I look after my great-uncle who lives in an old age home. I love my uncle dearly. He will be 90 years old next May (or 91 if you go by the Chinese calendar).
Uncle was born in the same decade they discovered King Tut’s tomb, when the first “talkie” came out and Mickey Mouse was born.
In his lifetime he has also lived through The Great Depression, The Chinese Cultural Revolution, World War 1 & 2, the Holocaust, the communist conquering of China, the Long March of the Red Army, the Sino-Japan War, the Cold War beginning and ending, the space race and the beginning of the Soviet Union, the Vietnam War, the Sharpeville Massacre, the building of & breaking down of the Berlin Wall, Apartheid in South Africa, the Bisho uprising, the King Williams Town bombing and Nelson Mandela being released from prison.
Mt. Helena erupted, there was the Exxon Valdez oil spill, the Ethiopian famine, the Bhopal poison gas leak and the discovery of HIV/Aids.
Somewhere in the middle of his life, TV was invented, as was Disco, the Rubik’s Cube, Pac-Man and Star Wars… I don’t believe my uncle was a big Thriller fan.
Respect for elders is often the basis for the way society is organised and has been at the foundation of Chinese culture and morality for 1000’s of years. The wisdom of the ages is highly regarded and the elderly enjoy high status.
One of the legacies passed on to me by my parents was respect for elderly people. In today’s society where older people are often seen as irrelevant at best and useless at worst, it has become very important to me that I find a way to instill this same value into my own children.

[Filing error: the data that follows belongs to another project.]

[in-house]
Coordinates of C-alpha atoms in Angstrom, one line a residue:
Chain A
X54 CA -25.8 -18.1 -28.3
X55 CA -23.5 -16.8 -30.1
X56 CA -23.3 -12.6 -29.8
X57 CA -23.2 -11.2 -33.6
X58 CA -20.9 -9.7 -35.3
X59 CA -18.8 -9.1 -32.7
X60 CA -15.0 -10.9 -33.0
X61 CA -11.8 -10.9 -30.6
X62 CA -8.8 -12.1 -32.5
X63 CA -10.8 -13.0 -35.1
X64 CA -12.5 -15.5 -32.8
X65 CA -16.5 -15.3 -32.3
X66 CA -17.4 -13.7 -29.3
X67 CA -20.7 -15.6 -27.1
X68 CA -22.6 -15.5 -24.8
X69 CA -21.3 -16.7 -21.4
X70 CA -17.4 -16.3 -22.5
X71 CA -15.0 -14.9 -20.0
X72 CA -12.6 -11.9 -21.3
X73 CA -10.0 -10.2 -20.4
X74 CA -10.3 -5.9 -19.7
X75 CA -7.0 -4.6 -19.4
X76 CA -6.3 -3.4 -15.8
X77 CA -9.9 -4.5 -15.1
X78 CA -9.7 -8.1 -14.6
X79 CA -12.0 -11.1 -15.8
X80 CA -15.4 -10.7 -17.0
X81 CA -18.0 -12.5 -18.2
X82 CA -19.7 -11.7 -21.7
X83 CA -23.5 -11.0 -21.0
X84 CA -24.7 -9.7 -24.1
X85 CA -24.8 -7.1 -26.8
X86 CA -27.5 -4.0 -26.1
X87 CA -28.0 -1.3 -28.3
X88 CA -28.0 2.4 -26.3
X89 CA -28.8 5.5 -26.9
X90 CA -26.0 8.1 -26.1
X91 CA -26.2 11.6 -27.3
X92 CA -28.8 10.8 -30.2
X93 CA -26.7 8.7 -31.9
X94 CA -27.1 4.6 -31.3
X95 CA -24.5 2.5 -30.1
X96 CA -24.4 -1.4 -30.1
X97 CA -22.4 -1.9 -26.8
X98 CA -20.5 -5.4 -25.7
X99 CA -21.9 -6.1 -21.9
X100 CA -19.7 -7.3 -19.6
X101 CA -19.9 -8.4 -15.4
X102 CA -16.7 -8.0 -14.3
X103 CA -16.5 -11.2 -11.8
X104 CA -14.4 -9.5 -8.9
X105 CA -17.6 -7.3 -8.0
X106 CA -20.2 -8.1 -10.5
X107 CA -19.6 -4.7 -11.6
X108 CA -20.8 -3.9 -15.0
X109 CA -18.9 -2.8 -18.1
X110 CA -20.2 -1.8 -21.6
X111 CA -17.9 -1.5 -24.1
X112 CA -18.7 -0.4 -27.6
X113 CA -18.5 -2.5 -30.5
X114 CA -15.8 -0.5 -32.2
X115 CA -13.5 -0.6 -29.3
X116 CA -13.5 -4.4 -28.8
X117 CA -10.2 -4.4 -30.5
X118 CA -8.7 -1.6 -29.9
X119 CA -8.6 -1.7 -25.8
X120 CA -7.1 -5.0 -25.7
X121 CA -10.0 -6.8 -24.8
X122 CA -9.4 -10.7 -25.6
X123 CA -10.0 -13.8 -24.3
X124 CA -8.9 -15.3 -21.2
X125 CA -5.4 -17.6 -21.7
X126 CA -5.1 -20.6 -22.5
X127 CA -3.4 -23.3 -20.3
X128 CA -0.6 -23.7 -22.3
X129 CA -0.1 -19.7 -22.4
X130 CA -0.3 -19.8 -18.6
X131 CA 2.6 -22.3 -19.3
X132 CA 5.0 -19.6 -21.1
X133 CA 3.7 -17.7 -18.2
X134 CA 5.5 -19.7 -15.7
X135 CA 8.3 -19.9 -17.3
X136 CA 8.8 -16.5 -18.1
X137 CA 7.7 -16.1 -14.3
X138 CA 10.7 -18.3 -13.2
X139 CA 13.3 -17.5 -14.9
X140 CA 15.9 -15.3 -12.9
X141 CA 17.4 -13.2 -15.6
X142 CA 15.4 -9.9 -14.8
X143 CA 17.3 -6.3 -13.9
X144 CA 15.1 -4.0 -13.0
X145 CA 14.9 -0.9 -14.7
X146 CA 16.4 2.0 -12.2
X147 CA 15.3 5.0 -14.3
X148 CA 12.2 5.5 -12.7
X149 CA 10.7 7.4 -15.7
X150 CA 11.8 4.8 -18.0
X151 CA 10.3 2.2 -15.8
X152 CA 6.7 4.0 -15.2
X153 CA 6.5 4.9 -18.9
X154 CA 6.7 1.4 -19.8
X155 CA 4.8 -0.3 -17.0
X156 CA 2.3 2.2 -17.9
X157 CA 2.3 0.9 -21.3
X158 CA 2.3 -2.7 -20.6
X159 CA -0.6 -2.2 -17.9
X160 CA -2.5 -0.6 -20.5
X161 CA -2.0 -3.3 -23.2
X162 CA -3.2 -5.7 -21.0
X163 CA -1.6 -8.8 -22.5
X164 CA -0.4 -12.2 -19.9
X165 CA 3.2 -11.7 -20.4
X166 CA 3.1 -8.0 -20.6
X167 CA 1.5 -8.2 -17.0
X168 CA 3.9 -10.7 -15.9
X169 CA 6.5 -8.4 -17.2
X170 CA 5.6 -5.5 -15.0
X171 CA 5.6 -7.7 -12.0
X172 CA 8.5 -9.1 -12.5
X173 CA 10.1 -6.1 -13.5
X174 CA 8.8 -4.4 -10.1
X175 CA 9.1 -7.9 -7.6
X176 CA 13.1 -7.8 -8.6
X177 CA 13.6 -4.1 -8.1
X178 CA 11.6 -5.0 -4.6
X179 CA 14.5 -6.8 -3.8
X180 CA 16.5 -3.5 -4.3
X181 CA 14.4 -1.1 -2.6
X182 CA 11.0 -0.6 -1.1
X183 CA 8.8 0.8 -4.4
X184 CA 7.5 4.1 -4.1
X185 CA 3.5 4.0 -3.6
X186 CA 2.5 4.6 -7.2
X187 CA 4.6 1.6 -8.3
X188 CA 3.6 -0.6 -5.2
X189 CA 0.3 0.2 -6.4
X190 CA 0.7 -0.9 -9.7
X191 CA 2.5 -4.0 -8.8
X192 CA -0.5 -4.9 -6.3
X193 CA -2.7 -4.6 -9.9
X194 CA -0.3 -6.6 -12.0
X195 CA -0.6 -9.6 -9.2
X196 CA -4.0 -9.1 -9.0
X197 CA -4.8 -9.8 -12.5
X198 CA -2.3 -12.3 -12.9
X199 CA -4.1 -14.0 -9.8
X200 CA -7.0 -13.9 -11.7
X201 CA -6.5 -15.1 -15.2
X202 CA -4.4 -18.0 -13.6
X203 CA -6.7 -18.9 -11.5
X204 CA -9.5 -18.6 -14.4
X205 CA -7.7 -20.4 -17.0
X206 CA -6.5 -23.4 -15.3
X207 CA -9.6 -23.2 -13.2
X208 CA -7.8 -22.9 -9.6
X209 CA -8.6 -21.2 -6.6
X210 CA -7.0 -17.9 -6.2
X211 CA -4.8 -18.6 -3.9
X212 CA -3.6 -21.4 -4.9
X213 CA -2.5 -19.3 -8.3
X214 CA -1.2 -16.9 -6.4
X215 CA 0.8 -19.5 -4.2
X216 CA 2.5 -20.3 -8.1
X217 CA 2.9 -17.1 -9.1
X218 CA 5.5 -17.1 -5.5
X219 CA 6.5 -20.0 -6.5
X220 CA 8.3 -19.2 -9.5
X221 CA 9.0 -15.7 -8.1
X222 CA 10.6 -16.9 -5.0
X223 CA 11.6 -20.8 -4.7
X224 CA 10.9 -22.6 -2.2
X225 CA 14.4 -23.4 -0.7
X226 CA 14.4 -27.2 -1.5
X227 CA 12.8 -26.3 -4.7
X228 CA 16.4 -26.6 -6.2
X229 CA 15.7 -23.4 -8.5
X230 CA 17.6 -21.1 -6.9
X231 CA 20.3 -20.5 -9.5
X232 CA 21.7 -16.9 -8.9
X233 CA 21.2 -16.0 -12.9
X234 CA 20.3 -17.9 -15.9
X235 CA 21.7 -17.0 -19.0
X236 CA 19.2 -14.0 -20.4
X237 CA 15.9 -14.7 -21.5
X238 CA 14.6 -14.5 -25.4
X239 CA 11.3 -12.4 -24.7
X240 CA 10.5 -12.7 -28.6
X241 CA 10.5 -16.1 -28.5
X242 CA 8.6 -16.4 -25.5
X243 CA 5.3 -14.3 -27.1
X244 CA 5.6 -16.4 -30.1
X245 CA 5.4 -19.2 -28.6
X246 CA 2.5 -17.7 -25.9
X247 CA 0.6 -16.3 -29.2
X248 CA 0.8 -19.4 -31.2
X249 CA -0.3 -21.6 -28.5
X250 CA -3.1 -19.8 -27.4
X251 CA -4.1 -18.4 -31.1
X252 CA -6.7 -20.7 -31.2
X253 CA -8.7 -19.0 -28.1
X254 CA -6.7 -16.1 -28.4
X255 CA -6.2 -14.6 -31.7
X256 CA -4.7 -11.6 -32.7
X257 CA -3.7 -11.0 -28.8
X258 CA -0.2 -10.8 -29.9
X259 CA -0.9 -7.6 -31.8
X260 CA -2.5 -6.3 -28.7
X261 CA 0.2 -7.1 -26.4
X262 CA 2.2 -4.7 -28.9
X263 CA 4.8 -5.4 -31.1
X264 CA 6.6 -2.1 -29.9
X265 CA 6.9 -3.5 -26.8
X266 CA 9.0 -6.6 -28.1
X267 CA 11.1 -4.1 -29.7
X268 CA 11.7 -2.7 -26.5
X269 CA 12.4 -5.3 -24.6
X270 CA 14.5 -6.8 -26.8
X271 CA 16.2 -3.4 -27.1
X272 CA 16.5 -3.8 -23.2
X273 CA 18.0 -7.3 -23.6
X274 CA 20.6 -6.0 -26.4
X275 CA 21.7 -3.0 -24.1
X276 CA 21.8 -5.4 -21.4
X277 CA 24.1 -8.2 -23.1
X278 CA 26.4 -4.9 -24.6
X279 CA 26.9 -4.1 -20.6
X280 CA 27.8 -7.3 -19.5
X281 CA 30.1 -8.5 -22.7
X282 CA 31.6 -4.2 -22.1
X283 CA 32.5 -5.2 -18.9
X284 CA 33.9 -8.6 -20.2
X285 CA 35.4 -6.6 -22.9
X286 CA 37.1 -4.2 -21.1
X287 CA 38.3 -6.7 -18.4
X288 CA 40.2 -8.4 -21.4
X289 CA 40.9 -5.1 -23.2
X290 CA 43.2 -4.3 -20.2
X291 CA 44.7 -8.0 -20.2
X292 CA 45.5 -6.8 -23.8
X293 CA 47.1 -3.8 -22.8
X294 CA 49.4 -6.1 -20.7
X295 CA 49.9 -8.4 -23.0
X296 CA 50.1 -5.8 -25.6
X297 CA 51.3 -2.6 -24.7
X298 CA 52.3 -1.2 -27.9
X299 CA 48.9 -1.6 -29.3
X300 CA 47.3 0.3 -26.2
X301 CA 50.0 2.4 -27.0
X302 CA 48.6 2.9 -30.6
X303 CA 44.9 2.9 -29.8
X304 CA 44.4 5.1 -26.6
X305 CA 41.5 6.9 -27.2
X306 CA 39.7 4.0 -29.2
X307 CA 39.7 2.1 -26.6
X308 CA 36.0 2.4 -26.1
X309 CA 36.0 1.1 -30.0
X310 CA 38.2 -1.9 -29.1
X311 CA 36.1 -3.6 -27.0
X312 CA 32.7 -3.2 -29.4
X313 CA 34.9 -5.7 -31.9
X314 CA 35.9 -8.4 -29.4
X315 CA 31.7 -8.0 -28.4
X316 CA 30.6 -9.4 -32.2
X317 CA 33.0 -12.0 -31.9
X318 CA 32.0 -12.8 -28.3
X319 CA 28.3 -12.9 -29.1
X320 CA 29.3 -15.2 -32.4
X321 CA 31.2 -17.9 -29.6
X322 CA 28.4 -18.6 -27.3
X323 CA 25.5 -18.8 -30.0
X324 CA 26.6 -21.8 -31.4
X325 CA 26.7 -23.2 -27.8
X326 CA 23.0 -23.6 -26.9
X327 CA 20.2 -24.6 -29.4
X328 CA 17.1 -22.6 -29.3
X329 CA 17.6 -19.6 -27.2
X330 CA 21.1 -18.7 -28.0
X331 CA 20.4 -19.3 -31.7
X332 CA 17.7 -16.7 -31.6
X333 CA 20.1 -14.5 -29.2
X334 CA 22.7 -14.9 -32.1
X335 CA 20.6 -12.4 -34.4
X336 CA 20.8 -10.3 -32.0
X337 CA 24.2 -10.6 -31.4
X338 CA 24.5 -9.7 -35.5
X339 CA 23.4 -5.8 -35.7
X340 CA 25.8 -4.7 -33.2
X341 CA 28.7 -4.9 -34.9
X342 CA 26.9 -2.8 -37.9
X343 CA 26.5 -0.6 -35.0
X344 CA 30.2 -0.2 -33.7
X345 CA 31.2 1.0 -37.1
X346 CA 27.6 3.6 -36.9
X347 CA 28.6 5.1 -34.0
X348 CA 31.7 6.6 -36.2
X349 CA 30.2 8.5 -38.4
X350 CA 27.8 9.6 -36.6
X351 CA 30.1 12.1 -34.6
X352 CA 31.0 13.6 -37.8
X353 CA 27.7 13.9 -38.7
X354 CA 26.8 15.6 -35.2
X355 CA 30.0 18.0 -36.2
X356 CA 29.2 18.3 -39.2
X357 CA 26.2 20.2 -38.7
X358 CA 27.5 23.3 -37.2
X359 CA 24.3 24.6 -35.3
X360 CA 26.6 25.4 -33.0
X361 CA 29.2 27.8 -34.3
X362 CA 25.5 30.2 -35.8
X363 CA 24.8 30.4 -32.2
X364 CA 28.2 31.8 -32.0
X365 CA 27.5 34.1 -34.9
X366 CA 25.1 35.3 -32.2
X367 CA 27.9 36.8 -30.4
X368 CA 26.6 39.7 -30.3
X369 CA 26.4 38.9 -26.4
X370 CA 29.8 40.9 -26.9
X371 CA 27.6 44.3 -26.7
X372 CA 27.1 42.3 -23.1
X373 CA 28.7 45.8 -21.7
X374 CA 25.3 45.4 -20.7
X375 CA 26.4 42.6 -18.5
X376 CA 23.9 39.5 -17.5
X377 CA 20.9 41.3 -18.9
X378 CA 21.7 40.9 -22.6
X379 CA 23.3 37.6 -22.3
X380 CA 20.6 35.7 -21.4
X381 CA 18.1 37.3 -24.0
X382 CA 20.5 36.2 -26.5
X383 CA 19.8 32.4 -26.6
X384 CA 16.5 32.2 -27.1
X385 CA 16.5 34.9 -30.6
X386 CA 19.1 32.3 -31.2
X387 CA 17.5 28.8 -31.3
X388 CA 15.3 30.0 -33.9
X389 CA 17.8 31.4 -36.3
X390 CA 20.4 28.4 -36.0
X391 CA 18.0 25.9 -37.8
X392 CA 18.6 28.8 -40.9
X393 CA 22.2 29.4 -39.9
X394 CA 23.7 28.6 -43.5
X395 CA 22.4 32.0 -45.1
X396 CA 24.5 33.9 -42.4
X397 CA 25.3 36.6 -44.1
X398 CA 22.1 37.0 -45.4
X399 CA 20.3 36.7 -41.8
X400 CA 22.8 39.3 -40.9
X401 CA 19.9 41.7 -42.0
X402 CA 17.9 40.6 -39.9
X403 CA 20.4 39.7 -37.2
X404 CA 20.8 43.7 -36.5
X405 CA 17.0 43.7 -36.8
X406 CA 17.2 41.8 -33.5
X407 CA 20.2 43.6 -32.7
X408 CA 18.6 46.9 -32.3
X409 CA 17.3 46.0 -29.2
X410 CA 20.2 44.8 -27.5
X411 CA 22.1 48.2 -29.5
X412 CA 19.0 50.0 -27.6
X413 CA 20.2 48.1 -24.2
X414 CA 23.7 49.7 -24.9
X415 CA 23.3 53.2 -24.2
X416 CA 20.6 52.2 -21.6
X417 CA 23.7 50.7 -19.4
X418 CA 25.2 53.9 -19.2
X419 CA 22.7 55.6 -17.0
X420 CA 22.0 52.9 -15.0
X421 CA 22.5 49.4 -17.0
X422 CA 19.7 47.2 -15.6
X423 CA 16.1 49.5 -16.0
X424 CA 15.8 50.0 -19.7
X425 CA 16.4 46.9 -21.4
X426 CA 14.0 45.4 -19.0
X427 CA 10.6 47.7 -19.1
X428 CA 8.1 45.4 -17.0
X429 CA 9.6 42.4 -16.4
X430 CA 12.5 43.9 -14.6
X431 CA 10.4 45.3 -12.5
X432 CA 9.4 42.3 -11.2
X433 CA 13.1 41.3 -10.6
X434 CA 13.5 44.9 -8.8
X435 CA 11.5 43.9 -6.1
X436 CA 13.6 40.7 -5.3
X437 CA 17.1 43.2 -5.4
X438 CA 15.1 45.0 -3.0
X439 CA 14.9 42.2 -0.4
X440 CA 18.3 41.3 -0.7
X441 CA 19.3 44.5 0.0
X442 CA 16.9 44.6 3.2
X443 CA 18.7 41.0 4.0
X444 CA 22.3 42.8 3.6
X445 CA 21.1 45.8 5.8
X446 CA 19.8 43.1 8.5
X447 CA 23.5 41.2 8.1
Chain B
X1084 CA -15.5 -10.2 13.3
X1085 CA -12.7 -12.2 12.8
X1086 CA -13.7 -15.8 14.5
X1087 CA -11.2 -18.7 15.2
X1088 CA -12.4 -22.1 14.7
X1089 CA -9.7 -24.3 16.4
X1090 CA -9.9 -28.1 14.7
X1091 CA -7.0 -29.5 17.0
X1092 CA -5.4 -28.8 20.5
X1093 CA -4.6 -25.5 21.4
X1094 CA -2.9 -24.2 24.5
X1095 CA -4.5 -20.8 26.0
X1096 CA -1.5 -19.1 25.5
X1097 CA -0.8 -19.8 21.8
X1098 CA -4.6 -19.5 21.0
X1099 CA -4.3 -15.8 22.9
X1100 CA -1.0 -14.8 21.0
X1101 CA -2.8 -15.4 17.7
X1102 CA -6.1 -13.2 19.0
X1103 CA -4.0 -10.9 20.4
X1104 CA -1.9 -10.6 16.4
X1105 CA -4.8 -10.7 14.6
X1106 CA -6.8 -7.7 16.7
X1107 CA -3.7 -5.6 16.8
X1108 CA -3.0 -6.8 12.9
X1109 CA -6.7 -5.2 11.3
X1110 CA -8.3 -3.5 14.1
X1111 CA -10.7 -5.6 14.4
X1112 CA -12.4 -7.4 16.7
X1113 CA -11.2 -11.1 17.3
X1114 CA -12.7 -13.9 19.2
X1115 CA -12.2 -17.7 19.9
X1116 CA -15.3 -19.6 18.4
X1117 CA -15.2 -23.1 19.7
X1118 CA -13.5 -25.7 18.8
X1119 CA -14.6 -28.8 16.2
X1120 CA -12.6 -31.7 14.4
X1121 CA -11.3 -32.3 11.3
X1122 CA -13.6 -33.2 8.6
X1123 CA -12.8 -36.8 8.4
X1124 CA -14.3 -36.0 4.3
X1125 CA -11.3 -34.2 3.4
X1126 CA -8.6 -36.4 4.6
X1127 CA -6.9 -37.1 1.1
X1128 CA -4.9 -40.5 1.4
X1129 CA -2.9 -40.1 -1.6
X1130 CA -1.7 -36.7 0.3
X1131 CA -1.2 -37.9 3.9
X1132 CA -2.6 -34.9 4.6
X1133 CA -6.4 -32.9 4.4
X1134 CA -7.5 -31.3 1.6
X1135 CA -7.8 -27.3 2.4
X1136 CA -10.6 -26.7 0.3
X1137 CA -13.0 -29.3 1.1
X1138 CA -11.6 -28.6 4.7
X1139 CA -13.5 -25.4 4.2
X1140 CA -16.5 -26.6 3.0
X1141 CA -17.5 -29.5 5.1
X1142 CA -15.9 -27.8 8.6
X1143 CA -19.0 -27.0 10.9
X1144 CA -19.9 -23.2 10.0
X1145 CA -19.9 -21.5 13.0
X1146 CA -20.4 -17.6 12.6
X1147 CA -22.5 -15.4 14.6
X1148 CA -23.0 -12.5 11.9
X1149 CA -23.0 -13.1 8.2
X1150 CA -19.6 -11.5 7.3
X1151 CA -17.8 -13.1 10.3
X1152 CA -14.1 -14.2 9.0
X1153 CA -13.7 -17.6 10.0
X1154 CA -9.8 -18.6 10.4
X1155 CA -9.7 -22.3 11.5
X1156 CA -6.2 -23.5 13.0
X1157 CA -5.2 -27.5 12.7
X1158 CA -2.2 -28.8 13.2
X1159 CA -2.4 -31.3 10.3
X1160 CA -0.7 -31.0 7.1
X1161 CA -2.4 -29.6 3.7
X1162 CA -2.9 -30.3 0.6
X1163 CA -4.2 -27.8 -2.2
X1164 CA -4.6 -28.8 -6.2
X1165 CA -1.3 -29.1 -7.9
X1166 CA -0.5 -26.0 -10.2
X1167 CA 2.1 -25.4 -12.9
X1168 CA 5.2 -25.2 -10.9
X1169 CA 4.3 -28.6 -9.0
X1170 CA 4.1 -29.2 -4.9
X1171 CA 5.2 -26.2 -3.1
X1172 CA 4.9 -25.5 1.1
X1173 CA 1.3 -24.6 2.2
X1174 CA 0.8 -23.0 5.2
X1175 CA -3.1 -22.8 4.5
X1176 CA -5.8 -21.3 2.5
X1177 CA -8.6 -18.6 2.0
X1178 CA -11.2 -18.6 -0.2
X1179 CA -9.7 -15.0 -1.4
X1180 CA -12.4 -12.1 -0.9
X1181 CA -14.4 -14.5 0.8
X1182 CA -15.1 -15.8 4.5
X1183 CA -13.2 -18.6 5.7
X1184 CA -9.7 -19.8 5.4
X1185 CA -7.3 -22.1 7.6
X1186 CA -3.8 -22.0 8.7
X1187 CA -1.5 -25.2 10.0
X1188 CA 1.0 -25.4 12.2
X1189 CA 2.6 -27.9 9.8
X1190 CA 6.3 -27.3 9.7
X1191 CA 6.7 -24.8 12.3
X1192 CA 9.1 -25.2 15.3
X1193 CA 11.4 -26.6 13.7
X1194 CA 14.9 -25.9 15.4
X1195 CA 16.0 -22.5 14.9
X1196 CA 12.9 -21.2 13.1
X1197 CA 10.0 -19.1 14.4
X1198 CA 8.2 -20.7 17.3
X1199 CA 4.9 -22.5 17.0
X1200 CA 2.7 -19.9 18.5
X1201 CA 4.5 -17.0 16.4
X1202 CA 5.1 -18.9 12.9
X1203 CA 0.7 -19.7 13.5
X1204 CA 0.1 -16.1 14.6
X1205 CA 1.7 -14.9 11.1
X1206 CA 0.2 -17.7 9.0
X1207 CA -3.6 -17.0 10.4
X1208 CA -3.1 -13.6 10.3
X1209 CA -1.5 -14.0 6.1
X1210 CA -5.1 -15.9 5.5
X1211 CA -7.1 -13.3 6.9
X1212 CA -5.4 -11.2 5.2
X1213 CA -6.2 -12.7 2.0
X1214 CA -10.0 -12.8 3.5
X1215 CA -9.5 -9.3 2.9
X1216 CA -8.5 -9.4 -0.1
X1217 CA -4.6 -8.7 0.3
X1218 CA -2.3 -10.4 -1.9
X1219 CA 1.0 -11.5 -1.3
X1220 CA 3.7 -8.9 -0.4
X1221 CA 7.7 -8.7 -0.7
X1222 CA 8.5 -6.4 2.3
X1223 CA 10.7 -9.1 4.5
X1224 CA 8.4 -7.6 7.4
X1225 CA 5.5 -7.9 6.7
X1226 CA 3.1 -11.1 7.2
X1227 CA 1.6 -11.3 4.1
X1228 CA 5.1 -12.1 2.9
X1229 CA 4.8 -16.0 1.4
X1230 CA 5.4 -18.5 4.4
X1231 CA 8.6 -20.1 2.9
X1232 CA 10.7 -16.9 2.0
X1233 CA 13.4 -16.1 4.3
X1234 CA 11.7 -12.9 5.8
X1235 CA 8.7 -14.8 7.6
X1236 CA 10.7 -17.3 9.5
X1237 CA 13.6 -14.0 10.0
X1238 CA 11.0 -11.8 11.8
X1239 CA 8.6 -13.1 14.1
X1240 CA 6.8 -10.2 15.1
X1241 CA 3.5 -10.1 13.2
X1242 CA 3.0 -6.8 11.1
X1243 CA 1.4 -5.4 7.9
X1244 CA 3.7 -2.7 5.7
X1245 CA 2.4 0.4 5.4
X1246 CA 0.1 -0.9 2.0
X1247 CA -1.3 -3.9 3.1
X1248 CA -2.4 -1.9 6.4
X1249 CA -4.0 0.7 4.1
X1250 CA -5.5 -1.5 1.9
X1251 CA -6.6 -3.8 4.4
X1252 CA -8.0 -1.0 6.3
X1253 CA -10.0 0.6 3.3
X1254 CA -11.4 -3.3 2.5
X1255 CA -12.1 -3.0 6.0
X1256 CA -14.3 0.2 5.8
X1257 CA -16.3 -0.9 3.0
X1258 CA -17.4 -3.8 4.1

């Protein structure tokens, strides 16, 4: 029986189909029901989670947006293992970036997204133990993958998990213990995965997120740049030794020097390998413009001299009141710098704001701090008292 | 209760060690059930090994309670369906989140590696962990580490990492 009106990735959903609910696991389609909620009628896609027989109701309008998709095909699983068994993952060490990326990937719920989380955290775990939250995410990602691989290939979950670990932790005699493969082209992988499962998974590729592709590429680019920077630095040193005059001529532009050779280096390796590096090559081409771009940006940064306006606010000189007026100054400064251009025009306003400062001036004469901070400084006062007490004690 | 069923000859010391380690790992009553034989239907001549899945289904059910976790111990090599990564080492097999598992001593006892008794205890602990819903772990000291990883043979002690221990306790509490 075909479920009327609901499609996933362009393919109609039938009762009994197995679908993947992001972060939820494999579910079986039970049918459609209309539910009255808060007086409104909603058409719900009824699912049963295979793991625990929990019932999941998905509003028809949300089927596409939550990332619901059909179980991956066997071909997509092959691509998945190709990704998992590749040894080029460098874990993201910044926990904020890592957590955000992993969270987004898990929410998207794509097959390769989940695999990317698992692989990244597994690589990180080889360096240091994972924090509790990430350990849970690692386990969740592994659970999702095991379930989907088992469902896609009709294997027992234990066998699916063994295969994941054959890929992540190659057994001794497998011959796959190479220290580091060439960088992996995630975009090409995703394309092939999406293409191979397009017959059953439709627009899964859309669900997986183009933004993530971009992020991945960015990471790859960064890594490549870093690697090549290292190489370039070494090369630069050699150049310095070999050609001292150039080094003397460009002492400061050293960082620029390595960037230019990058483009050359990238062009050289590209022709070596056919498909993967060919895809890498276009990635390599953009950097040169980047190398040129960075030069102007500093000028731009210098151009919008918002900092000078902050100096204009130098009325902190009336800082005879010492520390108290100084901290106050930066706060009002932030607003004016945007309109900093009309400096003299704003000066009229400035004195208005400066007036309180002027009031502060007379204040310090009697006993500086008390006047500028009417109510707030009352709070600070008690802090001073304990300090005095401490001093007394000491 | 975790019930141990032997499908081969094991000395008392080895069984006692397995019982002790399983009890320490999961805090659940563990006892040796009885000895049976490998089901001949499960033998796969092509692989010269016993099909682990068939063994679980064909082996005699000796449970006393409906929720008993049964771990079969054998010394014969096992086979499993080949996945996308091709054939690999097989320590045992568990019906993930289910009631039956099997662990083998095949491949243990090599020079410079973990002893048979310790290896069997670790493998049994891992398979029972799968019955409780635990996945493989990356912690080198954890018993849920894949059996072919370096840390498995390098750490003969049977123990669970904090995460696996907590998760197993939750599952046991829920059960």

I concluded with the following statement:
As relationships continue to break down in our society due to neglect, I believe that it’s vitally important to intentionally teach our children how to build them up.
Old people have traditionally been taken care of by their children in Chinese culture. Nursing homes are still a foreign concept for most. I read an article in a Chinese publication that said “those that enter nursing homes often feel as if they are being sent away and rejected”. Traditionally, grown children take care of their parents (and grandparents) when they get old.
Times have changed. Things are changing. The Hong Ning Chinese Aged Home in Belgravia, Johannesburg is the only specifically Chinese old age home in South Africa. (I must just add here that given that at the height of the South African born Chinese period the numbers were only 12,000 people the fact that there is just 1 nursing home in the country isn’t a great surprise.)
Hong Ning is well managed and Sister Maureen and her able and dedicated team of nursing sisters are a blessing and pleasure to be around. The meals are welcomed traditional Chinese fare and all major Chinese days are celebrated. A huge benefit for the residents is that they are able to communicate in their mother-tongue with the people around them.
I just can’t get over the fact that my uncle is living in a nursing home when I feel he should be living with one of his own family members.
The reality is that these days many children don’t want to or cannot afford to shoulder the burden of taking care of their parents, or simply do not have space in their homes. Rates of the elderly living alone or suffering from depression are rising. There are stories of elderly people abandoned in hospitals or suing their children for financial support. In some cases the elderly are treated better by nursing home staff than by their own families.
Does society value money above family ties these days?
Has there been a cultural shift from a society oriented towards the respect of elders to one that celebrates youth?
Is the older generation becoming the new silent generation?
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